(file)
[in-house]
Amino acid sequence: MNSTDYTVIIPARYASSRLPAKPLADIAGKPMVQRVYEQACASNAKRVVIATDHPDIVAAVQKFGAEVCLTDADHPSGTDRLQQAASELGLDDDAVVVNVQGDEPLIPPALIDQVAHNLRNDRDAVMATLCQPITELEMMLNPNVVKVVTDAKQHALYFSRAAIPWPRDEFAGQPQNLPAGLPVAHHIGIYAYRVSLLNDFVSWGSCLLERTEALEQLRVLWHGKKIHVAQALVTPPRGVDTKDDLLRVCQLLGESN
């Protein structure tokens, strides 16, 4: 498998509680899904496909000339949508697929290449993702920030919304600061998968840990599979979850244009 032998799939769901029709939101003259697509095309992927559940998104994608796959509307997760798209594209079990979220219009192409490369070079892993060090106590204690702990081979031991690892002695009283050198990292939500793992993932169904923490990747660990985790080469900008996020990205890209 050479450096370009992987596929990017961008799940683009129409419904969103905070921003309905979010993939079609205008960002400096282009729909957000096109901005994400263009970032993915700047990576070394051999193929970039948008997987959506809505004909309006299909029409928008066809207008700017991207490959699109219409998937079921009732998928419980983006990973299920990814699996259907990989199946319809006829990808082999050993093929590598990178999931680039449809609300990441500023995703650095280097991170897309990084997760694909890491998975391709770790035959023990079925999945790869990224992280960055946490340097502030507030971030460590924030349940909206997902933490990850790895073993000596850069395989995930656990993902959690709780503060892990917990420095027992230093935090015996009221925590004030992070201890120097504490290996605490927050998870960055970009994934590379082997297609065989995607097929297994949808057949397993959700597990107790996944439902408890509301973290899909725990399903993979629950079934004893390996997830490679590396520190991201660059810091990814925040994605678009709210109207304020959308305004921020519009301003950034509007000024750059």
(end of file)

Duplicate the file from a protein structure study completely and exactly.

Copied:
[in-house]
Amino acid sequence: MNSTDYTVIIPARYASSRLPAKPLADIAGKPMVQRVYEQACASNAKRVVIATDHPDIVAAVQKFGAEVCLTDADHPSGTDRLQQAASELGLDDDAVVVNVQGDEPLIPPALIDQVAHNLRNDRDAVMATLCQPITELEMMLNPNVVKVVTDAKQHALYFSRAAIPWPRDEFAGQPQNLPAGLPVAHHIGIYAYRVSLLNDFVSWGSCLLERTEALEQLRVLWHGKKIHVAQALVTPPRGVDTKDDLLRVCQLLGESN
């Protein structure tokens, strides 16, 4: 498998509680899904496909000339949508697929290449993702920030919304600061998968840990599979979850244009 032998799939769901029709939101003259697509095309992927559940998104994608796959509307997760798209594209079990979220219009192409490369070079892993060090106590204690702990081979031991690892002695009283050198990292939500793992993932169904923490990747660990985790080469900008996020990205890209 050479450096370009992987596929990017961008799940683009129409419904969103905070921003309905979010993939079609205008960002400096282009729909957000096109901005994400263009970032993915700047990576070394051999193929970039948008997987959506809505004909309006299909029409928008066809207008700017991207490959699109219409998937079921009732998928419980983006990973299920990814699996259907990989199946319809006829990808082999050993093929590598990178999931680039449809609300990441500023995703650095280097991170897309990084997760694909890491998975391709770790035959023990079925999945790869990224992280960055946490340097502030507030971030460590924030349940909206997902933490990850790895073993000596850069395989995930656990993902959690709780503060892990917990420095027992230093935090015996009221925590004030992070201890120097504490290996605490927050998870960055970009994934590379082997297609065989995607097929297994949808057949397993959700597990107790996944439902408890509301973290899909725990399903993979629950079934004893390996997830490679590396520190991201660059810091990814925040994605678009709210109207304020959308305004921020519009301003950034509007000024750059």